Riyadh, Asharq Al-Awsat- The cultural, social, and religious scene in Saudi Arabia is witnessing “symbolic” gestures advocating dialogue and sectarian tolerance. The latest such gesture was a visit by Shiite Sheikh Muhammad al-Saffar to Al-Qasim. He had been invited by the governor of Unayzah in Al-Qasim Province to attend Unayzah’s First Cultural and Heritage Festival. For two days and in the presence of numerous media personnel, government officials, and intellectuals Al-Qasim, a province famous for its salafi character, played host to the first “Shiite turban.” The occasion was reminiscent of the time when the well-known cleric and native son of Al-Qasim Sheikh Salman al-Awdah rode in the same car with Sheikh Hassan al-Saffar following a session of national dialogue.
In the same context several Saudi writers and Islamic intellectuals belonging to various Islamic schools of thought have come together in a book that they called “Doctrinal Dialogue in Saudi Arabia.” It sets a precedent. The book was written in response to a call for a dialogue among the adherents of the different Islamic Schools in Saudi Arabia that Sheikh Abdullah Bin-Manimade during an interview with Asharq al-Awsat on 17 March 2006. The call was promptly supported by Sheikh Salih al-Sadlan, faculty member at Imam Muhammad Bin-Saud Islamic University during an interview of his own with Asharq al-Awsat.
The books explores the importance of the role of senior clerics and Islamic intellectuals and writers in promoting an appropriate climate for inter-doctrinal interaction and breaking the isolating barriers among the various sects and schools of Islamic thought in the country as a way of attaining peaceful coexistence. This can only occur when the theory of “eradicating” the opposing ideology is buried and forgotten.
The book aims to encourage communication and dialogue about the various Islamic doctrines under the motto “we will agree on some issues and be tolerant with each other regarding the issues on which we differ.” The book, which was edited by the writer Muhammad Al-Hafiz, contains 10 articles by clerics and writers belonging to different sects, including Dr Muhammad Bin-Salih al-Ali, the writer Abdullah Farraj al-Sharif, Muhammad al-Mahmud, Adnan al-Zahrani, Fahd al-Usari, Zayd al-Fadil, Muhammad al-Dahim, Ali Al Mustanir, and Sheikh Musa Bu Khamsin.
All the authors endorsed the rule of “doctrinal dialogue and its foundations” as an embodiment of common citizenship and the rights and obligations that it confers and entails. They illustrated the vast dimensions of citizenship as the vessel in which all Saudi cultural and sectarian affiliations are fused despite the various features of the country’s religious spectrum that range from the Twelve Shiites in the east, the Isma’ilis in the southwest, the adherents of Ibn-Hanbal’s doctrine in the center, and the followers of the other Sunni schools, the Shafi’is, Malikis, and Hanafis in the rest of the country. Some Sunni citizens pursue a Sufi method in the West and in some areas in the east. There are in addition several other intellectual schools scattered all around the country that are rooted in liberalism, philosophical ideologies, or Arab nationalism.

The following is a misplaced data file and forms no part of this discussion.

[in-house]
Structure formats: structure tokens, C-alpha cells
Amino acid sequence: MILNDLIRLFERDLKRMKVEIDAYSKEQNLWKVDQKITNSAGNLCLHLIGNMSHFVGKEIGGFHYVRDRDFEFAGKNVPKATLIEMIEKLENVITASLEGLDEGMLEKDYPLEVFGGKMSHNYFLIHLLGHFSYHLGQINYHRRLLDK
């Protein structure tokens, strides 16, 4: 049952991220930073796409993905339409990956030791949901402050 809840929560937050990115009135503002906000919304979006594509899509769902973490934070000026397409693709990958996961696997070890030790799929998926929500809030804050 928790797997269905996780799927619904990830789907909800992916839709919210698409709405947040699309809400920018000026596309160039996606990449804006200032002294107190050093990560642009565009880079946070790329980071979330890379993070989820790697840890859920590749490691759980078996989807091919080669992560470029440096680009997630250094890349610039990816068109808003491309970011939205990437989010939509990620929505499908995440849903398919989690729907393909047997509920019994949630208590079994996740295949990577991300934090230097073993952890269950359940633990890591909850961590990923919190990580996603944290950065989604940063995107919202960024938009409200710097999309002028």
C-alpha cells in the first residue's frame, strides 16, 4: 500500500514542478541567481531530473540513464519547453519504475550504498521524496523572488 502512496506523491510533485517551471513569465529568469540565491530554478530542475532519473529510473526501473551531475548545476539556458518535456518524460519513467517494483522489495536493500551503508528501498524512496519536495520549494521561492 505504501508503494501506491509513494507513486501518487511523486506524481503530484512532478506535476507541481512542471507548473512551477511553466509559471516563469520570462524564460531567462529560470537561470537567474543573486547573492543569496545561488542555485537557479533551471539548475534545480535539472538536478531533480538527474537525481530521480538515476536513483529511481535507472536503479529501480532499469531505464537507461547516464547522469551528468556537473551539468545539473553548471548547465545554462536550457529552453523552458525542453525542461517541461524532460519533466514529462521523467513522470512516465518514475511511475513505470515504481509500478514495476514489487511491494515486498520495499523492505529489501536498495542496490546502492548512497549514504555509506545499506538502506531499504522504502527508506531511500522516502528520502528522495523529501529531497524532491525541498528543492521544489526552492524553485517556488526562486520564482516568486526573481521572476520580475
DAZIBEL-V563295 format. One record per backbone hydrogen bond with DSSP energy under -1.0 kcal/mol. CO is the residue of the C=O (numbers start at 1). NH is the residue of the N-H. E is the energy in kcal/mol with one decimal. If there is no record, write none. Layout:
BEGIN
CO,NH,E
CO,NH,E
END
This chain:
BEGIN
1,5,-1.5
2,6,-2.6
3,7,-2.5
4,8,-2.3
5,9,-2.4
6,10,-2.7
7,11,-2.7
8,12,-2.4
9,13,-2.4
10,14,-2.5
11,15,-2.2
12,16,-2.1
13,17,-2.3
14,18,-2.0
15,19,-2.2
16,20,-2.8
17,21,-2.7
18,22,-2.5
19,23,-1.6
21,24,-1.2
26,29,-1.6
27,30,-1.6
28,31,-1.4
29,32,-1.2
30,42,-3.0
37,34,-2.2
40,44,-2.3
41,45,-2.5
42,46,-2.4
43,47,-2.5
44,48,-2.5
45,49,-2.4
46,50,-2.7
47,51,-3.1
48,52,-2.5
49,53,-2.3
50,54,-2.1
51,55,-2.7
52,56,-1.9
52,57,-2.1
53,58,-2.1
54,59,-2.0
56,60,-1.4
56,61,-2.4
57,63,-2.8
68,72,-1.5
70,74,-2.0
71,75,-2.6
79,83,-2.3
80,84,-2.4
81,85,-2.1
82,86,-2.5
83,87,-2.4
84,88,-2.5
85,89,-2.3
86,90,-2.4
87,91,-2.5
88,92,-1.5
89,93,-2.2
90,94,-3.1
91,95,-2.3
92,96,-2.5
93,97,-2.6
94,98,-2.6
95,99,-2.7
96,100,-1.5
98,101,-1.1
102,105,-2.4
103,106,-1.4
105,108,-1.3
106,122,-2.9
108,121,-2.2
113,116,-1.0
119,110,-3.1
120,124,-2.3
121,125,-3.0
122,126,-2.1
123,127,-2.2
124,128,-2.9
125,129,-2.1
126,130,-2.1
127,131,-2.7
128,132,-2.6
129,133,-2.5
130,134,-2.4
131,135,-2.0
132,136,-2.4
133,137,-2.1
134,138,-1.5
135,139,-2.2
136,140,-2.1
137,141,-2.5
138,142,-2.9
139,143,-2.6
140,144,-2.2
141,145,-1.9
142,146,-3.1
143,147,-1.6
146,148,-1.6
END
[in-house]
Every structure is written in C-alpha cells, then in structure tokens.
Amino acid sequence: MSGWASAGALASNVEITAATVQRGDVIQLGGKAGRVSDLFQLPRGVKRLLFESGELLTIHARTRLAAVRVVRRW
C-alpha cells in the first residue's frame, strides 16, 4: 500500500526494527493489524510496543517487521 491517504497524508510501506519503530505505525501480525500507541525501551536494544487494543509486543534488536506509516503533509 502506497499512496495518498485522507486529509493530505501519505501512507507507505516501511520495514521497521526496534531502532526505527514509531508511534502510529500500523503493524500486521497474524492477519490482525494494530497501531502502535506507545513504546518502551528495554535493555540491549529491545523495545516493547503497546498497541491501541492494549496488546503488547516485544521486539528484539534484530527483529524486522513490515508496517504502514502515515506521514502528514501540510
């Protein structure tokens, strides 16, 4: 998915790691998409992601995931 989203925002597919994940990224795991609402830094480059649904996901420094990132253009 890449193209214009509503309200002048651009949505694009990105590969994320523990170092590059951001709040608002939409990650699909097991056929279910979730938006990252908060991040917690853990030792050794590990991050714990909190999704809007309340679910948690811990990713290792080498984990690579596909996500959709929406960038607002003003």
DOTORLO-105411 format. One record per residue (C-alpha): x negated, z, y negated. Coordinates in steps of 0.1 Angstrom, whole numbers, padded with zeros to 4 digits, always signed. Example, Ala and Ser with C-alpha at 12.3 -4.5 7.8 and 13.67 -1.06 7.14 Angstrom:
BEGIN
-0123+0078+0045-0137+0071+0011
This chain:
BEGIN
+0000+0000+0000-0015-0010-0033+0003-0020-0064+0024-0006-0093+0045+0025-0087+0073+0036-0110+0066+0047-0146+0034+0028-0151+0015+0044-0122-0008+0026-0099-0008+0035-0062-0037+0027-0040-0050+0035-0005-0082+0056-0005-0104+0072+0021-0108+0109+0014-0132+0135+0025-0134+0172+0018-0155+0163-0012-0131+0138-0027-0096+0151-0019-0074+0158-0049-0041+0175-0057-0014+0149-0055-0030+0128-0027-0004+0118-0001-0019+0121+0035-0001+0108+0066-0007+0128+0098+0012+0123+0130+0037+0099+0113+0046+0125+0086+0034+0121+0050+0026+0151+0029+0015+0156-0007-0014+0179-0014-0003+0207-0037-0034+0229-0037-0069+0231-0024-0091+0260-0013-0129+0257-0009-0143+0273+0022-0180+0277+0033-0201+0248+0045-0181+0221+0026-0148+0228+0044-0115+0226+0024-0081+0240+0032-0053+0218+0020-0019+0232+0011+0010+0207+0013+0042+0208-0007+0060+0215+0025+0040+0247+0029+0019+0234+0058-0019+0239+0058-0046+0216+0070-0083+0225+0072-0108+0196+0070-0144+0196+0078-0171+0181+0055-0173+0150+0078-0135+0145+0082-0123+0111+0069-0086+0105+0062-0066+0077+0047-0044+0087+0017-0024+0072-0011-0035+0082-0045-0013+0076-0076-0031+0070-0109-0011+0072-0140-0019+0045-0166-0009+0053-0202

The writer Muhammad al-Hafiz, editor of “The Doctrinal Dialogue in Saudi Arabia: Various Views” told Asharq al-Awsat that one of the causes of the alienation among the sects in Saudi Arabia is the type of current religious discourse that is expounded by clerics of all sects. He added that any attempt to bring the views of various individuals and segments of Saudi society closer to each other will definitely influence this religious discourse. He added that positive dialogue and interaction among followers of the various sects and doctrines will help to produce a unifying and interactive religious discourse. This will counteract the current lack of communication and coolness of relations among the clerics of different sects and schools of Islamic jurisprudence which has kept a distance among the followers of the various sects.
He explained that despite the differences in religious views and convictions, interaction among the clerics will enable Saudi society to produce an interactive religious discourse that will promote coexistence within the same homeland.
Al-Hafiz stressed that any initiative that encourages rapprochement among the different segments of Saudi society will produce a positive psychological atmosphere among all Saudi people. He said that he looks forward to the time when the current individual efforts that are made by some clerics and some social notables, who are motivated by communal and emotional tendencies, will turn into a practical step towards an exchange of responsible views and greater prospects for dialogue over all the issues that concern Saudi society.
Commenting on the use of the term “doctrinal dialogue” in the media and at cultural and social forums, Al-Hafiz said that the lack of cultural efforts to properly analyze this term was the reason why the book was written. He described it as “an attempt to put forward different views about the concept of doctrinal dialogue in Saudi Arabia” that represent 10 different schools of Islamic jurisprudence and various provinces.
Al-Hafiz explained that when more of these initiatives are made and follow-up steps are taken, this will create a state of easier coexistence among the sects in Saudi Arabia. Asked if there are no fears that Shariaa laws will become chaotic if all the various schools of Islam are taken into account, he said that there is no reason to be afraid. He said that “coexistence among the sects that is committed to national unity will promote greater political and social stability and will strengthen the domestic fronton a foundation of unity and social stability.”
Sheikh Muhammad al-Saffar, the visitor from Al-Qatif to Al-Qasim, commented on the issue. After returning from Unayzah where he attended a festival in response to an invitation from its governor, he told Asharq al-Awsat that King Abdullah Bin-Abdulaziz had already sponsored an important aspect of national dialogue by encouraging rapprochement among the sects in Saudi Arabia and noted that the king’s recent speech to the Shura Council focused on this issue. Additionally Sheikh Abdul Rahman al-Suds, imam of Mecca’s Great Mosque, also focused on the same subject.